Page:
It seemed to take an inordinate amount of time to leave the city behind. We were on the road nearly an hour before civilization thinned. I found the door pod that houses the power window controls and power lock to be uncomfortably encroaching on my leg space. I’m a pretty big guy and my legs tend to splay when seated. If only the pod was shorter by a few inches then it would not be a problem. Otherwise, inside the Caravan is comfortable and convenient. I like the huge windshield and great visibility all around from the driver’s seat. My pretty blonde has no complaints from her side. Of course, most of the time she’s turned around in her seat chatting with her rear seat sibs.

Finally, about 15 miles from the park

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entrance we passed Elbe where an historic church and lots of old railroad equipment hinted at a transition
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to wilderness. A few miles beyond Elbe we encountered one of those roadside treats we never expect – an expansive and singularly creative sculpture garden featuring the unusual and
varied work of a sculptor and brickolage artist, Dan Klennert. Using both wood and metal Klennert has created creatures, vehicles, people and all manner of utilitarian stuff with an animated feel - some created in a remarkable scale. Most evocative is the memorial garden in back where tributes to his father and some beloved pets inspired some strange and significant works. Visitors are welcome. We enthusiastically recommend some time spent at this little-known site.

Our Caravan’s 200-hp, 3.8-liter V6 (most power available in this vehicle) is adequate for these mountain roads but another 30 or 40 hp would be nice. It has a respectable 238-lb-ft of torque to pull us up the slopes, but it still feels a bit anemic under such load as ours. Downshifts are quick enough under normal load but I still find myself downshifting often to get up the hills more expeditiously. Steering is easy and everything has a light feel. I suppose most soccer-moms are happy with that gentleness.

Because of a heavy haze we had only fleeting, foggy glances at the top of Mount Rainier on the way in. We saw it briefly poking out of the clouds from Mr. Klennert’s sculpture garden on the way into the park but the high clouds thickened and the top became obscured. We learned about the mountain’s geology and geography at the Longmire Museum interpretive center just a few miles into the park. We drove on to the Jackson visitor Center where the young ranger at the desk suggested some short trails for hiking and viewing. She also advised us that the only lunch to be had anywhere in the park was there at the grille. Having not much option and being famished we had burgers and fries – mighty pricey and pretty mediocre in quality. You might want to take a picnic lunch with you if you’re headed in there soon.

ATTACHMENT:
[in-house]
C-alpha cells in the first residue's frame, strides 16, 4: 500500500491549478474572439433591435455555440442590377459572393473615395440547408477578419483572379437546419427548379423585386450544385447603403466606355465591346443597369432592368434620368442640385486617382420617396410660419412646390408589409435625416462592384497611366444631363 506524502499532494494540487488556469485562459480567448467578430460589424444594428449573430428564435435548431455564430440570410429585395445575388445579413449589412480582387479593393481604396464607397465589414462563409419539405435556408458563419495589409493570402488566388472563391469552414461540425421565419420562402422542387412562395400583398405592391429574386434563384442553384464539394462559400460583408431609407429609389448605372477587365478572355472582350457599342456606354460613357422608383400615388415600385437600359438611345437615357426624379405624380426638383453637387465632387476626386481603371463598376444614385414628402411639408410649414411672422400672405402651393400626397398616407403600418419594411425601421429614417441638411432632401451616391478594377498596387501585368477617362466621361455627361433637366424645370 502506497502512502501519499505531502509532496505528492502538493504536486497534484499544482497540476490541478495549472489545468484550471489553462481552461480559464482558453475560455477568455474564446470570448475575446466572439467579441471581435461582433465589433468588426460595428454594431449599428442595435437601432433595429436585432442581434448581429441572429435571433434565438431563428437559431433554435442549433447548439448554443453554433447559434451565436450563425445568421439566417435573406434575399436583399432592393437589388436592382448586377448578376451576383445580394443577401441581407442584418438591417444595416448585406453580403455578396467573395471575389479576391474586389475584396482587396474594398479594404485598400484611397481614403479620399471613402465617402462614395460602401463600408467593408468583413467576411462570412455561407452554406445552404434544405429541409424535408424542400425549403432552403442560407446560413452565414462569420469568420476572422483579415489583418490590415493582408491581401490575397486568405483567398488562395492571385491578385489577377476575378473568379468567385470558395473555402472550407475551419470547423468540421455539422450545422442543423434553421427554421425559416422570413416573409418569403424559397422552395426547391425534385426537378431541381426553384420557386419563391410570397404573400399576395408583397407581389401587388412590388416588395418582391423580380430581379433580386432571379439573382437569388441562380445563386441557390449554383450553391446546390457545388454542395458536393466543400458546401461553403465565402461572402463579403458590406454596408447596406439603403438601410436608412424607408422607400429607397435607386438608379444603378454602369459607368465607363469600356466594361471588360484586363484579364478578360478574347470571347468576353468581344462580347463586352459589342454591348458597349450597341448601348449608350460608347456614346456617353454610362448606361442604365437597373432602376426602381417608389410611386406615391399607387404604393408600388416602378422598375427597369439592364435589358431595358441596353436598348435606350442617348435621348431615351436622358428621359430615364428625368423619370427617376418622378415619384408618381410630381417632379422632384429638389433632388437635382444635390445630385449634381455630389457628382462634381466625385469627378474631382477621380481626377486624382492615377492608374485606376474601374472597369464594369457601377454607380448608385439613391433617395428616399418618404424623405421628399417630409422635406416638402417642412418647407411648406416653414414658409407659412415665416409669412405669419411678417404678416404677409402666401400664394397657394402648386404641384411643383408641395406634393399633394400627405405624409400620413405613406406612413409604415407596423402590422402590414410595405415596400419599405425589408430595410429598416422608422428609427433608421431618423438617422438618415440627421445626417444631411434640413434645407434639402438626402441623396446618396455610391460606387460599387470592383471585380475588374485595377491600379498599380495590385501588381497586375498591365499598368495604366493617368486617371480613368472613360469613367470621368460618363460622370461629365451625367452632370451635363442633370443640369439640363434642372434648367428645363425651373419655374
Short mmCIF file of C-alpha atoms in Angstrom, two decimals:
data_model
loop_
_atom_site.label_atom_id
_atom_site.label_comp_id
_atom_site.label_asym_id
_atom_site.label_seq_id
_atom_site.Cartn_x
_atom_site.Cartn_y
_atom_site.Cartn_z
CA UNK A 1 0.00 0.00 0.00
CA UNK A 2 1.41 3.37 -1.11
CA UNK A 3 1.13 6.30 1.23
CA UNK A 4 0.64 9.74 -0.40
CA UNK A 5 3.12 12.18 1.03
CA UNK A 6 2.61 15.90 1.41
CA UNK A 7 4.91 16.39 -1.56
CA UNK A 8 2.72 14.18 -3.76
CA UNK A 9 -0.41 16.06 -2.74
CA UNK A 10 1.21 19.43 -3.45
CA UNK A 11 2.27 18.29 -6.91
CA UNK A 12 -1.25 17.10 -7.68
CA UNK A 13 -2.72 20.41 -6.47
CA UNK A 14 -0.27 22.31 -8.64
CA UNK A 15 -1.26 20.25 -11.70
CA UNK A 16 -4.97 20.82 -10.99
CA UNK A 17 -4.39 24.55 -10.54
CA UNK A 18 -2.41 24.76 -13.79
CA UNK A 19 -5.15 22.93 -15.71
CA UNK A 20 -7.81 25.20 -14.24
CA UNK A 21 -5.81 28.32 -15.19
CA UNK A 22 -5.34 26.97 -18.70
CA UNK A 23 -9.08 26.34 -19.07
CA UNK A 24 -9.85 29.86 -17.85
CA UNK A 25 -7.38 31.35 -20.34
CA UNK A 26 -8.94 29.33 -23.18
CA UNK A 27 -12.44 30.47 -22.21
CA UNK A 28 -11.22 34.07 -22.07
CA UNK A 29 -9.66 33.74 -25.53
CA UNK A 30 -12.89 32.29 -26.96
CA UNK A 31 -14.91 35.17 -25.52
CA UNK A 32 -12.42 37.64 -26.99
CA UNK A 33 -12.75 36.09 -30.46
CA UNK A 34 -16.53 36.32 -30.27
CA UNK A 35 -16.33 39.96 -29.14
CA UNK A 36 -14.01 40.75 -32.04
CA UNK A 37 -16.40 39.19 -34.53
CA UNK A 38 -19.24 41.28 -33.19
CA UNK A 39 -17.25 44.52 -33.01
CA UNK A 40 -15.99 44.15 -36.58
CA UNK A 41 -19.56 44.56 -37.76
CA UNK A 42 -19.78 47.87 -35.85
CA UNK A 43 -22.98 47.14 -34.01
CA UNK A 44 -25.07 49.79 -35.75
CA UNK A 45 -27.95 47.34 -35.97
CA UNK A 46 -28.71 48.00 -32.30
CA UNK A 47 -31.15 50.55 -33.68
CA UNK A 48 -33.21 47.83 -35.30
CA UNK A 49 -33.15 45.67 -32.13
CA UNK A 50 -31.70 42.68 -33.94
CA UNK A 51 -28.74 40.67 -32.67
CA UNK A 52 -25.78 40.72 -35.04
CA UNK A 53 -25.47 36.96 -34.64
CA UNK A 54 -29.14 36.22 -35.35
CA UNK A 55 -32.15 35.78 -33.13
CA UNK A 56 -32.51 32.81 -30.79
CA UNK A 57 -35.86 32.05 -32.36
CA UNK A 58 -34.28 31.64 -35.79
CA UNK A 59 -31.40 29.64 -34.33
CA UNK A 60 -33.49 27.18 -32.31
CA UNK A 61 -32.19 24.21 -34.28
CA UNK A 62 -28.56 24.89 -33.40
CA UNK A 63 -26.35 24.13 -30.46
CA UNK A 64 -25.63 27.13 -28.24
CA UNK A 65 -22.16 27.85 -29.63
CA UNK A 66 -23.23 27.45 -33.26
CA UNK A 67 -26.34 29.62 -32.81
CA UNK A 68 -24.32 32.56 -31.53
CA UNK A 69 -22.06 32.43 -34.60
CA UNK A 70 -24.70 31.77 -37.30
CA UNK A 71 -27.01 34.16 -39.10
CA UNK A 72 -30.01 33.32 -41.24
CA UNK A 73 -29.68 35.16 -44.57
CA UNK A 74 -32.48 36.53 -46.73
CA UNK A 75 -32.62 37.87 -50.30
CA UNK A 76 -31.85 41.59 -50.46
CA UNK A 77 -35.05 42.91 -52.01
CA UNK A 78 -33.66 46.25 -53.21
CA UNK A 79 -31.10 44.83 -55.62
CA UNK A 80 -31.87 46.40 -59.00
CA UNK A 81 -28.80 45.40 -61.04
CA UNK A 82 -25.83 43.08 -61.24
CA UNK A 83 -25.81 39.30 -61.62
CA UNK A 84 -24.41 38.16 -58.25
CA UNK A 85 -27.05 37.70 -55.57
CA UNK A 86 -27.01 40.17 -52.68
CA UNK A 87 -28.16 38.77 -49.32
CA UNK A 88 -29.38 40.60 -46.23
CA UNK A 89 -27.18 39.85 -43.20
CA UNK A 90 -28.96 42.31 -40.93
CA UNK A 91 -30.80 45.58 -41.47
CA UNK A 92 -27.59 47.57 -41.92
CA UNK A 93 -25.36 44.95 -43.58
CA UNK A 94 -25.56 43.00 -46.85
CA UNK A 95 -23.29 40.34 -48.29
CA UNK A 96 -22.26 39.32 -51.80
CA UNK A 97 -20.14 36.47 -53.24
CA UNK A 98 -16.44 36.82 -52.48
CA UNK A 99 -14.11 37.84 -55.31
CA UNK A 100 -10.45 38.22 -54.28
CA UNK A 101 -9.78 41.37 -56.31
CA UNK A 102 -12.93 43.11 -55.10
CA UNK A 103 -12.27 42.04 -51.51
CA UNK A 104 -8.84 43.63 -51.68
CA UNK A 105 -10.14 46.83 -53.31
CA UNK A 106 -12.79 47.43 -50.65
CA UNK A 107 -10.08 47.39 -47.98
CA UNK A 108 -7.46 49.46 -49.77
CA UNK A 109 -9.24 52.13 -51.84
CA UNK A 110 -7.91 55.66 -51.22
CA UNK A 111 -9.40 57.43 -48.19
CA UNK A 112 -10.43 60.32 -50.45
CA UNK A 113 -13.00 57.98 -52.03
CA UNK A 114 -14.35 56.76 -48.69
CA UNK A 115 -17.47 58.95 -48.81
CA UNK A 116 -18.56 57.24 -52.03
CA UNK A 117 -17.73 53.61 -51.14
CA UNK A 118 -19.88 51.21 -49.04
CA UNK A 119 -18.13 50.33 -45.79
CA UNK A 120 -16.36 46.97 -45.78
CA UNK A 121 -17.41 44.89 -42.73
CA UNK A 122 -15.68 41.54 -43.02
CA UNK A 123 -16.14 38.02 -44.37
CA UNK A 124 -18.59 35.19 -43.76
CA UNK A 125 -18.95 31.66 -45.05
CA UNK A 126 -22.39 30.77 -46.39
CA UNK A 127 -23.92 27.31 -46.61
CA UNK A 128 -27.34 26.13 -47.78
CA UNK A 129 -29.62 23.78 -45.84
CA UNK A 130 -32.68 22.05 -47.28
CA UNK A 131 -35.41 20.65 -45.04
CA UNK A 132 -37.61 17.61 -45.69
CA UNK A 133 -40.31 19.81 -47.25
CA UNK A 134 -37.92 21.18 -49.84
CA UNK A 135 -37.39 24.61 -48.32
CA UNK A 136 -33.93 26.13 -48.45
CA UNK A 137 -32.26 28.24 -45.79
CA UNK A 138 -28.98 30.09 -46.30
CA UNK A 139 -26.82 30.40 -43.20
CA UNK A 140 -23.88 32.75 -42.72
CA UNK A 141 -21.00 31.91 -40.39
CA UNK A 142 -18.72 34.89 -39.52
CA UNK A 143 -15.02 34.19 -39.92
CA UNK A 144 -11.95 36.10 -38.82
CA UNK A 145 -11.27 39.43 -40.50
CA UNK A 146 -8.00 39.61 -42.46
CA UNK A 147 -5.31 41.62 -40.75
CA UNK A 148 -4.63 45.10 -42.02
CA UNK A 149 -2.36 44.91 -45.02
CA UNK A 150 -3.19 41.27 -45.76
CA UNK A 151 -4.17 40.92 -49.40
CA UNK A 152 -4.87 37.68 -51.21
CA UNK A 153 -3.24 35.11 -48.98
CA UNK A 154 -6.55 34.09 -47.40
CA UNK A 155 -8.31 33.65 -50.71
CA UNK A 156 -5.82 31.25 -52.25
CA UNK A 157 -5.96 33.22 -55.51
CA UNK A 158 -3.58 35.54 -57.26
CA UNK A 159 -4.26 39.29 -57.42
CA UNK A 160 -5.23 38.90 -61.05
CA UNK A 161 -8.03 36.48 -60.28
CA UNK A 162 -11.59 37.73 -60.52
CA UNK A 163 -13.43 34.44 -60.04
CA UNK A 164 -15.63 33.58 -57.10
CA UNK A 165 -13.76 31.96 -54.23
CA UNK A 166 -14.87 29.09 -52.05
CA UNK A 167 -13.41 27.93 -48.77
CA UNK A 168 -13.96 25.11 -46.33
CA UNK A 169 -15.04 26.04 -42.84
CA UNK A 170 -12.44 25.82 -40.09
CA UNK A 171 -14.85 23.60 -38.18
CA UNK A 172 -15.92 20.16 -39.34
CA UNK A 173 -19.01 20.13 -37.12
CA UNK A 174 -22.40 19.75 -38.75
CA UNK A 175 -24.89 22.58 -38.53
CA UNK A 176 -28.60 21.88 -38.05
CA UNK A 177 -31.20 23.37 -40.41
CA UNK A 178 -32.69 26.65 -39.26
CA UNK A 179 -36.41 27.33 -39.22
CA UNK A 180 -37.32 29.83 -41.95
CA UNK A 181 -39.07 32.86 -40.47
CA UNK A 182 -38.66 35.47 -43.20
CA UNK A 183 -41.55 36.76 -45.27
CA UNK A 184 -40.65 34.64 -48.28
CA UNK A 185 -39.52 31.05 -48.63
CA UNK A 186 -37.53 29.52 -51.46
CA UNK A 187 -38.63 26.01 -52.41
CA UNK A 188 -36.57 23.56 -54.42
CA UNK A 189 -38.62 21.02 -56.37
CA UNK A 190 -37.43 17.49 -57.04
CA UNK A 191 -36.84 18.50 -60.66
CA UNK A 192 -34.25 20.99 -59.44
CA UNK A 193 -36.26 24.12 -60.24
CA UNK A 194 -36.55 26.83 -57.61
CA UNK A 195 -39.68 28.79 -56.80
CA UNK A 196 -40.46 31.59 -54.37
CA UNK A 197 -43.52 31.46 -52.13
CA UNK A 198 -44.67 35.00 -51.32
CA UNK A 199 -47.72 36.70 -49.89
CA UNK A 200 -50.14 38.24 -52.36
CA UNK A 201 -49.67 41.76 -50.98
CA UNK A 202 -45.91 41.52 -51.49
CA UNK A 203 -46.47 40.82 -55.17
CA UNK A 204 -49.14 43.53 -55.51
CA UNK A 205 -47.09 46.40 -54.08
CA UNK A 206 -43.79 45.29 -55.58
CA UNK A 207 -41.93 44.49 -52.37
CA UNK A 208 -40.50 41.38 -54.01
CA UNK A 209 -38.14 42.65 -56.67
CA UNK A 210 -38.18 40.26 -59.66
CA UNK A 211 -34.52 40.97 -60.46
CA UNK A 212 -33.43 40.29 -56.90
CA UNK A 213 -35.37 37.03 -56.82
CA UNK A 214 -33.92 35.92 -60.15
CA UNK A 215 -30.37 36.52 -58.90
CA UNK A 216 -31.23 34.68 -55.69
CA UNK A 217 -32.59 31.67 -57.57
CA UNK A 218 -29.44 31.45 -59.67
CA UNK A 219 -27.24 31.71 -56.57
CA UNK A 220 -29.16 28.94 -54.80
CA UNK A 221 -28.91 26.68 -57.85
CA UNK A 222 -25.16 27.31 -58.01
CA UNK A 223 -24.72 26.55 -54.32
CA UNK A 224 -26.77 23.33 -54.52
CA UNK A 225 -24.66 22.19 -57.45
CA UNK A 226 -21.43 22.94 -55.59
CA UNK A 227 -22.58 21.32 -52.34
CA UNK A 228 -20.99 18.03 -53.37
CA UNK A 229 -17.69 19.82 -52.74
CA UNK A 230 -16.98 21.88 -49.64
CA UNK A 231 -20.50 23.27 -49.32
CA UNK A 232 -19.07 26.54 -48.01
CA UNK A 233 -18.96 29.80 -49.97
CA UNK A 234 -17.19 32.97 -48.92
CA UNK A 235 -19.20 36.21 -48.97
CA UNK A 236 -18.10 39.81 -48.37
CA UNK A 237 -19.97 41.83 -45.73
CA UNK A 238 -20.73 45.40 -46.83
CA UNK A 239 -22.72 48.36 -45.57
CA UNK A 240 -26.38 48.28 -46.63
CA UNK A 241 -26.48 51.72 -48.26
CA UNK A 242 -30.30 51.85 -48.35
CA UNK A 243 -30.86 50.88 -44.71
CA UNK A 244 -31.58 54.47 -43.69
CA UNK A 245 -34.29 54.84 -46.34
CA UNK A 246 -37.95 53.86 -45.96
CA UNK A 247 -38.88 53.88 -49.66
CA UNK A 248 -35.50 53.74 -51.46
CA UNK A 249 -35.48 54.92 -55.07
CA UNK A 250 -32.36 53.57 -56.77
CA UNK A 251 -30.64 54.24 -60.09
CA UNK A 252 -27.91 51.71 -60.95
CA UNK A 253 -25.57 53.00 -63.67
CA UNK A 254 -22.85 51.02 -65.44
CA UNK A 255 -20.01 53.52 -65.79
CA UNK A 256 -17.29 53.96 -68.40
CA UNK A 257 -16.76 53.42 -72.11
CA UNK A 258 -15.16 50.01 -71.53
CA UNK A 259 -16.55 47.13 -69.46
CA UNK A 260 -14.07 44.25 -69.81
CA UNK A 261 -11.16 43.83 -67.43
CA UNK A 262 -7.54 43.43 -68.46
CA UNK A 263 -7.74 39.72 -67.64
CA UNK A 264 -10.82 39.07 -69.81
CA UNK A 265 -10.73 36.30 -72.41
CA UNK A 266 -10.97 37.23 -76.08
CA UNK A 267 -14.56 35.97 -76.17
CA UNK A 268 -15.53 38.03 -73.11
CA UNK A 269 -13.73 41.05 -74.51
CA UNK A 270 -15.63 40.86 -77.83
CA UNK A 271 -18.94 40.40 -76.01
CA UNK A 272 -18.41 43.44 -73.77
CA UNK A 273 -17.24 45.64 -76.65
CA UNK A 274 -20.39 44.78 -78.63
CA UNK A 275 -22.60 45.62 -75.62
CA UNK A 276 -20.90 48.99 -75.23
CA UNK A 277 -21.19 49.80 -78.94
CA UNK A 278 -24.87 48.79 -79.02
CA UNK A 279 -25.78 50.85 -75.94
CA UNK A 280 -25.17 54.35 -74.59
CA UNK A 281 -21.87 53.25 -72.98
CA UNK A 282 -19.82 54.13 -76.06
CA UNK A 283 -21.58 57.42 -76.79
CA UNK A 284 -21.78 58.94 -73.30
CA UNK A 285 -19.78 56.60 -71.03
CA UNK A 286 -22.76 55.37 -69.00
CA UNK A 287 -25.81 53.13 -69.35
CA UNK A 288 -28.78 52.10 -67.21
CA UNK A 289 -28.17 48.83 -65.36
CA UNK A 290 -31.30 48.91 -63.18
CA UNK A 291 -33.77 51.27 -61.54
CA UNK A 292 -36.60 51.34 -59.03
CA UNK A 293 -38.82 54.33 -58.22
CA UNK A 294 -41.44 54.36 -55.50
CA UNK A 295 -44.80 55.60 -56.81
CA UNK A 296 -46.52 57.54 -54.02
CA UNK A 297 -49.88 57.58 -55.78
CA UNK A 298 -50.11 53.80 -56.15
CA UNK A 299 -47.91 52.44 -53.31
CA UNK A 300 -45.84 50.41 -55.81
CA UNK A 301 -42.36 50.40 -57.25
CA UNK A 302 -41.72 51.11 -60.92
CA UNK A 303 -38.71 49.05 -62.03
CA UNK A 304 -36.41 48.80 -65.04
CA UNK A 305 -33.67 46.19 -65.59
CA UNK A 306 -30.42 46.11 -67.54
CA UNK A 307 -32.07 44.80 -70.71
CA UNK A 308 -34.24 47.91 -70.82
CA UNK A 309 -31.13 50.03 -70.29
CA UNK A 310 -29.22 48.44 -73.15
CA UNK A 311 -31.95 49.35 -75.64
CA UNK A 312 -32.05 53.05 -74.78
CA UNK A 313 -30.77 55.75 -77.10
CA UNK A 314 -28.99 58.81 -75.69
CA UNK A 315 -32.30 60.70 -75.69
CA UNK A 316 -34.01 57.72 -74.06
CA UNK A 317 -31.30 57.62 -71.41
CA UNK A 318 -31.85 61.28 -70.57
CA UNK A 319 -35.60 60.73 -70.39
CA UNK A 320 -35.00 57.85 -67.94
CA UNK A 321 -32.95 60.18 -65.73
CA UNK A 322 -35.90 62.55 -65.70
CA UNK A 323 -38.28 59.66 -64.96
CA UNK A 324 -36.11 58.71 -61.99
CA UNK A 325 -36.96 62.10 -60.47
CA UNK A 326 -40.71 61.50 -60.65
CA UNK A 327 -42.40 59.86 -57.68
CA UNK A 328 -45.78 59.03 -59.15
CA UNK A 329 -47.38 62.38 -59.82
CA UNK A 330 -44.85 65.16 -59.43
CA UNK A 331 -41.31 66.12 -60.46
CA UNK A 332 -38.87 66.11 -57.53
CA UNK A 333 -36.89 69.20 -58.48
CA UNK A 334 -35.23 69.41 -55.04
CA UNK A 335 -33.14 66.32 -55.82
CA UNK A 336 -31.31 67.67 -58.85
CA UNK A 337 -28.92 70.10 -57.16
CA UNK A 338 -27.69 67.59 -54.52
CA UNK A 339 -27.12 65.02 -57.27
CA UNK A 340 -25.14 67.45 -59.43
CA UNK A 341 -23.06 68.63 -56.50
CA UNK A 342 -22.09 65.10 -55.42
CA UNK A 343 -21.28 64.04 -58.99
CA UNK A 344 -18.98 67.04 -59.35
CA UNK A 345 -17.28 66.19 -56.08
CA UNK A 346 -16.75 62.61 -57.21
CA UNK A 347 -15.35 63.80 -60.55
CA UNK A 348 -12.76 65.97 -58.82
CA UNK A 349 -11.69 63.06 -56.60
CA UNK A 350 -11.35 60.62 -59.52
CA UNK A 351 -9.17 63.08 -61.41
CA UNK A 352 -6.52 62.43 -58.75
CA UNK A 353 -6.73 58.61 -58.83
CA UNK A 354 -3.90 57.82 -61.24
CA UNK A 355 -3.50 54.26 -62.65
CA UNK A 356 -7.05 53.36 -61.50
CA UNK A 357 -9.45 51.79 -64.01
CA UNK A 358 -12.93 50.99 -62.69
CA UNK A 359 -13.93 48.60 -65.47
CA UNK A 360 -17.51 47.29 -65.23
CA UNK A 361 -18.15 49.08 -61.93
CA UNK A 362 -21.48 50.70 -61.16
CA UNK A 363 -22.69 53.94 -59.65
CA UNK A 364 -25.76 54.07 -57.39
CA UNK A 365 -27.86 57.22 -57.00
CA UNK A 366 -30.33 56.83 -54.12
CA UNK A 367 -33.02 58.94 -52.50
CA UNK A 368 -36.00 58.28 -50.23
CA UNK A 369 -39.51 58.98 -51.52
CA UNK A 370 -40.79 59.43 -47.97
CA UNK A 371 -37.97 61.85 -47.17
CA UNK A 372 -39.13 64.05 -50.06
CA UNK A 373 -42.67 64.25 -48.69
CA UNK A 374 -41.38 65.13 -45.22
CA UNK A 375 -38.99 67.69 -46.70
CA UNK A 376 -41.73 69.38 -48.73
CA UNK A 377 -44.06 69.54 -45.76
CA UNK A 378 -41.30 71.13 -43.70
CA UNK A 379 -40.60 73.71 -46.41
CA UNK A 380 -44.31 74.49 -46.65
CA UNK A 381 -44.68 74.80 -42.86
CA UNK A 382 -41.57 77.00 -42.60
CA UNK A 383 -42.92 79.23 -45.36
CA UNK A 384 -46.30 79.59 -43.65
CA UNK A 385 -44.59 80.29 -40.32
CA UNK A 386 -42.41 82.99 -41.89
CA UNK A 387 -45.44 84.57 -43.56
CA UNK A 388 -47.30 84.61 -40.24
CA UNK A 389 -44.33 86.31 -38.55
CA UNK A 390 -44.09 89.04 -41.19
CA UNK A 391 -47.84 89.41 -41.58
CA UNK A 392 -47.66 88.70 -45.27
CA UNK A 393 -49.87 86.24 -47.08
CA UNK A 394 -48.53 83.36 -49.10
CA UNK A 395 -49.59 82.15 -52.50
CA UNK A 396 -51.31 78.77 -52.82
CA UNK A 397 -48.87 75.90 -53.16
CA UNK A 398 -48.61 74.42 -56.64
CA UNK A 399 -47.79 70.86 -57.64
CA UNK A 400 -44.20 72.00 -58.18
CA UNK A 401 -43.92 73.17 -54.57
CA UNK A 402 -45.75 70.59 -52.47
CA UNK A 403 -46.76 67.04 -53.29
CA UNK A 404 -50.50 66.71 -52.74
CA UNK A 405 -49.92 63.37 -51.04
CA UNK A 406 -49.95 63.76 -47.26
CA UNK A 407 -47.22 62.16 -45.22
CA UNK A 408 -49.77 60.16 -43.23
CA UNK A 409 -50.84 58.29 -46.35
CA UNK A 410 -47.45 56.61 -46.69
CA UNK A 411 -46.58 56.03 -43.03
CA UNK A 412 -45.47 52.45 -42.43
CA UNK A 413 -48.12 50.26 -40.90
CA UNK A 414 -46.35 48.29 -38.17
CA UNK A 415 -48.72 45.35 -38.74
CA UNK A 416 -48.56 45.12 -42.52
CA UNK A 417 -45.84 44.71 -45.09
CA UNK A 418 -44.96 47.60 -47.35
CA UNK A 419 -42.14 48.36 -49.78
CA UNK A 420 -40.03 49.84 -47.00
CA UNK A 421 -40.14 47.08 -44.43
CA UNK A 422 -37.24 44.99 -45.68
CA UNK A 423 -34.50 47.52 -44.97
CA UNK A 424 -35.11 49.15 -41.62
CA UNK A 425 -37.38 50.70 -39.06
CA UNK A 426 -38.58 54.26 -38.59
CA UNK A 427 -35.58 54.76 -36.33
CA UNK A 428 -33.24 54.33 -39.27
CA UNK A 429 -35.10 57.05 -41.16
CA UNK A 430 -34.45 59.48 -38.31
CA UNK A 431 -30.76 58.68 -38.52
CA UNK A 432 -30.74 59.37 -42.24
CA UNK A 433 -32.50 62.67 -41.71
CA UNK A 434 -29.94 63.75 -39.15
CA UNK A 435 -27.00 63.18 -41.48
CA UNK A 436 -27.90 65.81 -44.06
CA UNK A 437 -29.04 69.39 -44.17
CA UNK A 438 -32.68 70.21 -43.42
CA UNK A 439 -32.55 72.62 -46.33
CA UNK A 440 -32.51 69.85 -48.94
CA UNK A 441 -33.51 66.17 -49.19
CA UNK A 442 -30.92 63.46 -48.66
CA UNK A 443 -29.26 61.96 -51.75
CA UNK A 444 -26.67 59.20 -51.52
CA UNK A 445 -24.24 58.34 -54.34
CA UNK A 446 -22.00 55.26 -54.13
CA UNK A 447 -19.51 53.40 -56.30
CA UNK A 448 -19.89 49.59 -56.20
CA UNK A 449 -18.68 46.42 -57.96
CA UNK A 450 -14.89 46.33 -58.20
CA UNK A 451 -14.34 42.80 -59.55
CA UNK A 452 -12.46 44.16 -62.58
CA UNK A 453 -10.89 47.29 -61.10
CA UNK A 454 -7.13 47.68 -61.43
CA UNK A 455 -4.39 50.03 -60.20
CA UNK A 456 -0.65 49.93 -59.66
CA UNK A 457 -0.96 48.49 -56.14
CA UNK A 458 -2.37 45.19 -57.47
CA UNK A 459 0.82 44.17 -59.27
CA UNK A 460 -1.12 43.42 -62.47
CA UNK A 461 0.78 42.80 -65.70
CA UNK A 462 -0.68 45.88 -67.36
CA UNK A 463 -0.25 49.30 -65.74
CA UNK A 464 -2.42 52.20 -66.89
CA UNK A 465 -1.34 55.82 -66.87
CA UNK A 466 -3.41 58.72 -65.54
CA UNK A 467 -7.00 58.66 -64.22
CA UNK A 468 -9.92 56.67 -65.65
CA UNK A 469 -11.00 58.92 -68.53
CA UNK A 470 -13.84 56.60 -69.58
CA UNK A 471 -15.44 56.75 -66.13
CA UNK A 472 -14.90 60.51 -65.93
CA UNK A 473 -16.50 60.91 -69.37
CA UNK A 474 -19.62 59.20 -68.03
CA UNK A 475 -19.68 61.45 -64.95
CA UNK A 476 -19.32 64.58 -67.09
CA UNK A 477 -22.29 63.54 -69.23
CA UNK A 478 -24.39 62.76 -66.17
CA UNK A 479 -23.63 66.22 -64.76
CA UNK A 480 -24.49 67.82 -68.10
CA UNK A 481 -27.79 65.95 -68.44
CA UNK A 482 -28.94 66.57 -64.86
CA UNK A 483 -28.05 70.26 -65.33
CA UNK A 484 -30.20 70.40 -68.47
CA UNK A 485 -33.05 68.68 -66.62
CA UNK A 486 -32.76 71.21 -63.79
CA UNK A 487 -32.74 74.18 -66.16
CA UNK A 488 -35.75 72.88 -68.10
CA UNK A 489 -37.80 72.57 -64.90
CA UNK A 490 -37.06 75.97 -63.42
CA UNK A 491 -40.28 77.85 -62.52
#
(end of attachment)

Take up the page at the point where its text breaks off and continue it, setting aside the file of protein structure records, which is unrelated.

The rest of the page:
Though Rainier certainly garners lots of visitors we had the park nearly to ourselves. Our visit was essentially post-season. There was no one to complain when Kim spent an entire loaf of white bread feeding the ravens and squirrels.


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Our first hike was a loop of less than a mile and a half but took most of an hour because of the scenery. Not only were the vivid fall colors at their peak in the steep meadows along the trail but the trail popped out often along the steep ridge of the Nisqually Valley, carved deeply into the side of the mountain by an alpine glacier. We could visualize it gouging even deeper into the mountain. Waterfalls along the valley walls and the runoff from under the glacier form an intense river generating a roar amplified by the shape of the valley. “Ain’t Mother Nature grand!” I exclaim to the others.

As we left the Paradise area to drive further into the park the fall colors were so overwhelming along the slope of Paradise Valley we had to stop and just soak them up and shoot some pictures.

Our second hike took us up the Ohanapecosh River about a mile to a site called Grove of the Patriarchs where one thousand-year-old trees hold court on an island in the river. All along the path the trees kept getting bigger and bigger until we crossed one branch of the river on a one-hiker-at-a-time suspension bridge. On the island the path is well annotated and rustic wooden benches are provided for those who just want to sit and commune with the patriarchs. If I had a nickel for every time one of us exclaimed “Wow!” today, I could retire for good.


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Continuing our loop around the mountain we had given up on getting to see the top as the clouds were continuing to gather. One last opportunity presented itself to drive up into the mountain, the road up to the Sunrise Resort, a long, winding, scenic route. The Caravan handled the curvy road quite well for a vehicle not designed for such challenges. Along the last five mile stretch at about 6,000-feet, we looked up and another “Wow!” burst forth as a small break in the clouds opened up to reveal the snow-covered mountain top. It was nearly a religious experience. Our day was complete.